Craigslist and fraud
The AP's running an interview today with Craigslist founder Craig Newmark. Much of the information about his new interest in community journalism -- which AP led with and which is the angle most other sites have breathlessly picked up -- is not particluarly surprising (given all the hints he's been giving out in his blog musings lately, plus earlier interviews with internetnews.com and the Mercury News), but there is one interesting nugget: The wildly popular mostly free classified ad site has so much fraud in New York that it's thinking of charging for apartment ads there:
Craigslist CEO Jim Buckmaster says fraudulent postings - from Nigerian money laundering scams to solicitations for multilevel marketing pyramids - represent less than one-tenth of one percent of listings. But the New York section is now so rife with con artists that they may begin charging landlords to discourage illegitimate listings.In the internetnews.com interview, Newmark had briefly mentioned some problems with New York brokers, but did not elaborate much. The AP story says Newmark, who sits on a three-member management board, spends about half of his 40-hour workweek sifting through e-mailed complaints of scams and fraud, most of them "bait and switch."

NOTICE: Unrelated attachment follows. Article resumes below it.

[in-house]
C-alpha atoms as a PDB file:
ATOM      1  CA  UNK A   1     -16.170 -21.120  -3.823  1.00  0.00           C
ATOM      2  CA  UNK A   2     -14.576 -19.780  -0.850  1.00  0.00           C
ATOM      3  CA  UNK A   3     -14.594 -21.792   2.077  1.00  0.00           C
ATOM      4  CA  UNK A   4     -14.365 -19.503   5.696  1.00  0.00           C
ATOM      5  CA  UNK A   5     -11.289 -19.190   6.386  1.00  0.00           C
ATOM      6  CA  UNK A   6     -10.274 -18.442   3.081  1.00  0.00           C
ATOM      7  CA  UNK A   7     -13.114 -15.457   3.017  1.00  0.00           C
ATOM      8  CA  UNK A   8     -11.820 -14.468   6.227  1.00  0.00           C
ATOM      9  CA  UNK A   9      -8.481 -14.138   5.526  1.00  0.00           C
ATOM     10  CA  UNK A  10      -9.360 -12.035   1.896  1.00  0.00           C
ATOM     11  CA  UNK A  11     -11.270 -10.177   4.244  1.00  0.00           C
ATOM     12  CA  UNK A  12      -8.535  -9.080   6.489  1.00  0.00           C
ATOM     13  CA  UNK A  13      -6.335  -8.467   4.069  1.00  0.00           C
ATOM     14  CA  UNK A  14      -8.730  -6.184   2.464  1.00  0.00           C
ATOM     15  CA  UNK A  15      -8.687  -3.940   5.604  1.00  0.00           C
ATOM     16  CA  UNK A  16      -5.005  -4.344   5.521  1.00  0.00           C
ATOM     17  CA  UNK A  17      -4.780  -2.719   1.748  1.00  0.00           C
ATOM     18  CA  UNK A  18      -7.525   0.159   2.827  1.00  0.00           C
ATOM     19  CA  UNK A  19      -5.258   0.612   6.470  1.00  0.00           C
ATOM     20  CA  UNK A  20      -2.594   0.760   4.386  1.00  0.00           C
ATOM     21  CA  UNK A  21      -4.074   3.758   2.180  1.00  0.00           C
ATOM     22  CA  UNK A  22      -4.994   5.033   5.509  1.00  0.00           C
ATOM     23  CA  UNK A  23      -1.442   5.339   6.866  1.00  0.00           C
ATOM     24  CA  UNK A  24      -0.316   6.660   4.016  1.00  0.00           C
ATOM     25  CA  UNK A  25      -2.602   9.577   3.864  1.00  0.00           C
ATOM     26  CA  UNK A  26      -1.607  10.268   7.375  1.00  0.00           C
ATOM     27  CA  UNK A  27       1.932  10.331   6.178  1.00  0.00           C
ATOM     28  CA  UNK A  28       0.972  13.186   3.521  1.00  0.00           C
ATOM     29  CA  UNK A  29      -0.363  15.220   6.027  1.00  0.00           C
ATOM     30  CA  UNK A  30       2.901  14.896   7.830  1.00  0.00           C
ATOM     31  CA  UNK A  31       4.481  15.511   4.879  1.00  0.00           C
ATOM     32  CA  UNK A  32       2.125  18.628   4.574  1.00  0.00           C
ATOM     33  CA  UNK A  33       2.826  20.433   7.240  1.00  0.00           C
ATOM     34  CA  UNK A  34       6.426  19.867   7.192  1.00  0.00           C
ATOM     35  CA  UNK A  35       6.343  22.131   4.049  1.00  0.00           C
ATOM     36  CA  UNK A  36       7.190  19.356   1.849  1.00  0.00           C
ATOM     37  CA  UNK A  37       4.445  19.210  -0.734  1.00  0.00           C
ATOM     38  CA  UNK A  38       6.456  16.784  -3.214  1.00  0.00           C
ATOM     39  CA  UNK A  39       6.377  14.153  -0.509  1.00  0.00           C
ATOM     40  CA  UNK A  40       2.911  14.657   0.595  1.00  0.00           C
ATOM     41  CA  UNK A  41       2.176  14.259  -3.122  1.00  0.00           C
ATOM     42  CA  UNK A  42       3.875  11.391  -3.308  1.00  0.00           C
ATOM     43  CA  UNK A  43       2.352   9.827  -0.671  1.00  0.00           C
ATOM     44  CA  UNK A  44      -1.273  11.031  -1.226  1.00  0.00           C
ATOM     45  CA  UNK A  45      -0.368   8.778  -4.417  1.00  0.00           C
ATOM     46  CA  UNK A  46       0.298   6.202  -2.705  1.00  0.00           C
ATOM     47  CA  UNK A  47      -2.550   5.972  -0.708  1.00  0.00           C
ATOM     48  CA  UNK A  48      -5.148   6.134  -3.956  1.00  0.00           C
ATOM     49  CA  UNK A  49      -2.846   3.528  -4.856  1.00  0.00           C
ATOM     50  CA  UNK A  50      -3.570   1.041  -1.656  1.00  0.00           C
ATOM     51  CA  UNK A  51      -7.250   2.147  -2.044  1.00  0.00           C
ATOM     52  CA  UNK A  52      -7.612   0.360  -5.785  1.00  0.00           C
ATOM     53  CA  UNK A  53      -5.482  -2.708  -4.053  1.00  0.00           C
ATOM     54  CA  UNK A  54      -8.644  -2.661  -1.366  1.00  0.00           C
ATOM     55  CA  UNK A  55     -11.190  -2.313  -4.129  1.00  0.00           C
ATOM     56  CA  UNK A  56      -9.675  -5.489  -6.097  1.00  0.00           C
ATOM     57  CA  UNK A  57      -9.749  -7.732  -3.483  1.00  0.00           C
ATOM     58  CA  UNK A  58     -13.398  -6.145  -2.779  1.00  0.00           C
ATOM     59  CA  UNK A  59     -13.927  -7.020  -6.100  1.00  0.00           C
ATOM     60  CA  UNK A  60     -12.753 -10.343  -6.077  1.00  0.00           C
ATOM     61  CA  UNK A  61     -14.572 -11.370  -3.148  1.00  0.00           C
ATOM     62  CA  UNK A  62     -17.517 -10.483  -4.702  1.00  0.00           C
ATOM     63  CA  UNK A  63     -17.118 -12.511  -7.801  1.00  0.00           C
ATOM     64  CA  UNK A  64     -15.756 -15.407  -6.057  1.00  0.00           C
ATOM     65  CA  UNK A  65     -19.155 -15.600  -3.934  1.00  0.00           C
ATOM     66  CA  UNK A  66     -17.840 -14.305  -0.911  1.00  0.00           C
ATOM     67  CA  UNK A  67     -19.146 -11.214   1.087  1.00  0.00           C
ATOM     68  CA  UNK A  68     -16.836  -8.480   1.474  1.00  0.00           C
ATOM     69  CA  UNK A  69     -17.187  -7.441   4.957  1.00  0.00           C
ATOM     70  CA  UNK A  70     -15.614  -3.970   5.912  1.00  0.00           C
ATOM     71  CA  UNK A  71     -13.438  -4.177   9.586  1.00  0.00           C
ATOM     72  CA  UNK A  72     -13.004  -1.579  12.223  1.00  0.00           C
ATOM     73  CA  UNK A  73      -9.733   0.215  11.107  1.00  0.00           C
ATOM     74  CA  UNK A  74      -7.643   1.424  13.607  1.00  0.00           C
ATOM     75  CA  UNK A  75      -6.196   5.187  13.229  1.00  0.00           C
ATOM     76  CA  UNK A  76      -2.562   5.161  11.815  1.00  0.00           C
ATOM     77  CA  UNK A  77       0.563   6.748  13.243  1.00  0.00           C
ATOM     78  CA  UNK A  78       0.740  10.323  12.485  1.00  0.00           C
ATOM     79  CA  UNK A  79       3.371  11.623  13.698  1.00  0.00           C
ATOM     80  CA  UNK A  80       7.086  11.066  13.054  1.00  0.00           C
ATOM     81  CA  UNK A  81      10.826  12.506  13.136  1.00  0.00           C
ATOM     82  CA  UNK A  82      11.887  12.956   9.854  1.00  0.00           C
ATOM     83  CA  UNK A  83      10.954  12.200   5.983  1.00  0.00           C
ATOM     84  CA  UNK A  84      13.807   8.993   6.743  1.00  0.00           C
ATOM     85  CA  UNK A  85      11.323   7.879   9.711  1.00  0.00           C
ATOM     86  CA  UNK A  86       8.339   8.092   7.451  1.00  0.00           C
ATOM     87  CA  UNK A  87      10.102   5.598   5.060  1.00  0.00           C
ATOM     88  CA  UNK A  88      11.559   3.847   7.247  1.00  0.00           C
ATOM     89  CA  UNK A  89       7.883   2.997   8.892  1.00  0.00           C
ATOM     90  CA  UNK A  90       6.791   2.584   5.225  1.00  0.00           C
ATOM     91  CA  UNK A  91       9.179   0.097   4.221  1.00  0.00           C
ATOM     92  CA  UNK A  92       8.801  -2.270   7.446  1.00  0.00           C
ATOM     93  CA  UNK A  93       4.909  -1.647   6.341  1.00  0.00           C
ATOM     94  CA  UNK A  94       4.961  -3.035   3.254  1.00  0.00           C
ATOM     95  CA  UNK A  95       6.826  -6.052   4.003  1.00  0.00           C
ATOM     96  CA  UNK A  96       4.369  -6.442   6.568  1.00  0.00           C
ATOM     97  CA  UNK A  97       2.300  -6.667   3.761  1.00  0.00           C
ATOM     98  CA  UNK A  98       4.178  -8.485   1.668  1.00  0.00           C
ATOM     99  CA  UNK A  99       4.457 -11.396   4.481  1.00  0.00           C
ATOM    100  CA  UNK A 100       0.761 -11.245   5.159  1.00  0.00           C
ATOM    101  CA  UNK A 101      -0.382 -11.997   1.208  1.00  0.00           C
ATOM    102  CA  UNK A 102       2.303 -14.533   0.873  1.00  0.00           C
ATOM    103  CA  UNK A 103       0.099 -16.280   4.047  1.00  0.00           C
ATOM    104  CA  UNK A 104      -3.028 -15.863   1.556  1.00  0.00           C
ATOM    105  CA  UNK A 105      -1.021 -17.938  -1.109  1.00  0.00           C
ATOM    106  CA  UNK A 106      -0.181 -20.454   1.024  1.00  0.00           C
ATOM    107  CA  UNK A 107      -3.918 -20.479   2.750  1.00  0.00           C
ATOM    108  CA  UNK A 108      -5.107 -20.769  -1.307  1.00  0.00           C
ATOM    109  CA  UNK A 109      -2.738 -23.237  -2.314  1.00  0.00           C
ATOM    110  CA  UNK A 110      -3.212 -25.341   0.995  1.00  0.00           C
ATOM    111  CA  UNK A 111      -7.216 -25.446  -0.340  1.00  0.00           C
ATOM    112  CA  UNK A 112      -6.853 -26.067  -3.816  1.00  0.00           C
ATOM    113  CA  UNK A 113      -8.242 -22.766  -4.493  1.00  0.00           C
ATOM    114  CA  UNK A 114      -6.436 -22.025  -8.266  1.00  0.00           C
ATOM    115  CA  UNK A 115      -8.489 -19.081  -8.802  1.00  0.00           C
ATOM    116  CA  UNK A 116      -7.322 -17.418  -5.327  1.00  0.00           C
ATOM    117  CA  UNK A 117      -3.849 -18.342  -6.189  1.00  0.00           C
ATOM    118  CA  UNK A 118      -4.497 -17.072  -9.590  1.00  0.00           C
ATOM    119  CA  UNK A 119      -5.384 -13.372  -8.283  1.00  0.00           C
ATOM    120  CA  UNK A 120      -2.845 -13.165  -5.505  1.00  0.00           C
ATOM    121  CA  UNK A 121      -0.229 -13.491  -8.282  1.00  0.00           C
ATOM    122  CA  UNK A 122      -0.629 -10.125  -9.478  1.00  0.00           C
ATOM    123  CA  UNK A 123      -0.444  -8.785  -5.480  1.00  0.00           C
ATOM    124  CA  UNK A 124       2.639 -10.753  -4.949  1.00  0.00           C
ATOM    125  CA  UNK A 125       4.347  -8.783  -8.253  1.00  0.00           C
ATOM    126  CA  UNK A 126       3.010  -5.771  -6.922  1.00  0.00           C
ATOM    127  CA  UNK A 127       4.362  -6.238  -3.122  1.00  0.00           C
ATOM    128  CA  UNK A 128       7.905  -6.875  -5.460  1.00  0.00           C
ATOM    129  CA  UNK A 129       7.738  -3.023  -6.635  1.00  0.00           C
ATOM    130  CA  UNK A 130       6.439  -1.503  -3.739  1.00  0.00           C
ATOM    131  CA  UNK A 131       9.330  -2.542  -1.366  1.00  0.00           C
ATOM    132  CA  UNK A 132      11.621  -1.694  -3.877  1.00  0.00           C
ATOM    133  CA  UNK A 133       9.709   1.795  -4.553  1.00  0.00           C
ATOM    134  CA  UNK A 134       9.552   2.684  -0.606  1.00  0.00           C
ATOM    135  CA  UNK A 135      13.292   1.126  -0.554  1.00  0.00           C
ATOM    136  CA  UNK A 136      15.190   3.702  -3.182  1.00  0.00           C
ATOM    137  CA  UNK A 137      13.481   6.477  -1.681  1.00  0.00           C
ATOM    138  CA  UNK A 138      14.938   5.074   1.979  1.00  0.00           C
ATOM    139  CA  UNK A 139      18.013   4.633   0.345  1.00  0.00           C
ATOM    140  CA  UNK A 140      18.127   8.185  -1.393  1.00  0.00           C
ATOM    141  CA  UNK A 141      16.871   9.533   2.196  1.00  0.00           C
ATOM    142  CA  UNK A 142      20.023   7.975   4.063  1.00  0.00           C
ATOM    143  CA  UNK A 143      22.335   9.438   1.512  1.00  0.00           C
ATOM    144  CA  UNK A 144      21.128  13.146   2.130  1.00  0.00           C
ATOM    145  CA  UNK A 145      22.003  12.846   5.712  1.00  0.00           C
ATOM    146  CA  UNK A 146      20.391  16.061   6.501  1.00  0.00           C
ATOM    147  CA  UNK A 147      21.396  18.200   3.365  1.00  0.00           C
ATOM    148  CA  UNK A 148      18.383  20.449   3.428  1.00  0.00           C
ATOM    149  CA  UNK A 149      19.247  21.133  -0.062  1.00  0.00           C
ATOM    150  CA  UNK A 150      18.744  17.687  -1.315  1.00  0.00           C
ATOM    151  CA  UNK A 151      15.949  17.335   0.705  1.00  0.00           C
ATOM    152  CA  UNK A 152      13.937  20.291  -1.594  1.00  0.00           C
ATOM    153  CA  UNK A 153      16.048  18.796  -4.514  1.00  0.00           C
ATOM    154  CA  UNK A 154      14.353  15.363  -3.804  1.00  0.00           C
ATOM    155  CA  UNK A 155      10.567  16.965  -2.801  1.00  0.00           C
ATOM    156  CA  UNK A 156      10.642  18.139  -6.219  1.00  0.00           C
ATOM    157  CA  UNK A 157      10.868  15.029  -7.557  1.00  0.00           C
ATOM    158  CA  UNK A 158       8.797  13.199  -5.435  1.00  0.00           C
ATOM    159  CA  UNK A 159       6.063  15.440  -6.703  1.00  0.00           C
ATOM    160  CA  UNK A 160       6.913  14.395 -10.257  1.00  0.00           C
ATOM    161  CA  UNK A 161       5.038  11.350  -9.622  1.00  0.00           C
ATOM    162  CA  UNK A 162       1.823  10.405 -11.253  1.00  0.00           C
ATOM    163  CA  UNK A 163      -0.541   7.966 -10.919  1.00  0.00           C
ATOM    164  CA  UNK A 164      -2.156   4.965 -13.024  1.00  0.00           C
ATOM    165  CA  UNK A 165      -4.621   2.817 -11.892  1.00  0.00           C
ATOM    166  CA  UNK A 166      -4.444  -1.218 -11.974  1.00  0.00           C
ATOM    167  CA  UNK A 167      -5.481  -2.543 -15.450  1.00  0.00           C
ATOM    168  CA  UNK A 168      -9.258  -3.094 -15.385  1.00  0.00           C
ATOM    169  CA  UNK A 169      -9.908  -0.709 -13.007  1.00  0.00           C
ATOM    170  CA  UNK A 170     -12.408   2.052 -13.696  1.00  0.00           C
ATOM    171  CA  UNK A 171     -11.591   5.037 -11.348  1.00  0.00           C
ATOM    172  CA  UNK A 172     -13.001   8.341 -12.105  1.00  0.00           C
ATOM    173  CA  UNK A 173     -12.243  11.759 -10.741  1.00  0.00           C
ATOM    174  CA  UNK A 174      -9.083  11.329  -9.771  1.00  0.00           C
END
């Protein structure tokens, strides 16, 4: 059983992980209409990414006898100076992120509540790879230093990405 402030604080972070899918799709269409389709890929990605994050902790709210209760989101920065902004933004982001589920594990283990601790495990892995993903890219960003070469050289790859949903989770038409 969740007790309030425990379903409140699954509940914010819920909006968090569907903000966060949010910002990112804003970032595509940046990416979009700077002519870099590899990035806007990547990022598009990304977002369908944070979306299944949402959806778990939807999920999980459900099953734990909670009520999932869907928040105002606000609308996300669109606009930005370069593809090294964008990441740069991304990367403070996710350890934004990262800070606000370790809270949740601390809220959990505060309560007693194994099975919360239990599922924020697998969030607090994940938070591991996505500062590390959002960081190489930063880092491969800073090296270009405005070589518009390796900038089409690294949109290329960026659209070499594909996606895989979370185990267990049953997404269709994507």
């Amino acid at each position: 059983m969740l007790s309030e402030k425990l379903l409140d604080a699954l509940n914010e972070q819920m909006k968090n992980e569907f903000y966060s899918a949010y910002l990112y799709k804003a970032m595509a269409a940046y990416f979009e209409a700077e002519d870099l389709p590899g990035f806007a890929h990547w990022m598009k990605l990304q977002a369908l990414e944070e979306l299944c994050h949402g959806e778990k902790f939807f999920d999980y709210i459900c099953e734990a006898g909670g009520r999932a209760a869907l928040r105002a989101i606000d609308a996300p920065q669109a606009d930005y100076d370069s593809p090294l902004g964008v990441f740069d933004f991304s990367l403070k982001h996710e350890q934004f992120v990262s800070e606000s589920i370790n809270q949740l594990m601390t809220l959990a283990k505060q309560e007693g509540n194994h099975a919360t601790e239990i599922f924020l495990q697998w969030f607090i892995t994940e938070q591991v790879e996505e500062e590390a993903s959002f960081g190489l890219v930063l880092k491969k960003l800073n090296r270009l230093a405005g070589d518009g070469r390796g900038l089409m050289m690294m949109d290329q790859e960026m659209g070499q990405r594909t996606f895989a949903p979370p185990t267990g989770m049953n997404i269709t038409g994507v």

That giant hissing sound you hear in Columbia, by the way, is the air being let out of the local classified ad market. Craigslist has added more cities, among them Columbia. Not sure how long it's been up, but I seem to recall checking a couple weeks ago and not seeing it. It already has 308 services ads, 146 items for sale, 119 housing and 321 personal. That last is interesting, since the personals in the local alternative paper, the Free Times, have dropped noticeably of late. Right now, it looks as though the Columbia site is being used for a lot of listings throughout South Carolina.
I let a few newspaper folks know -- some weren't aware -- this afternoon. The response from most of those I could reach: Thanks for ruining my weekend.
Labels: classified ads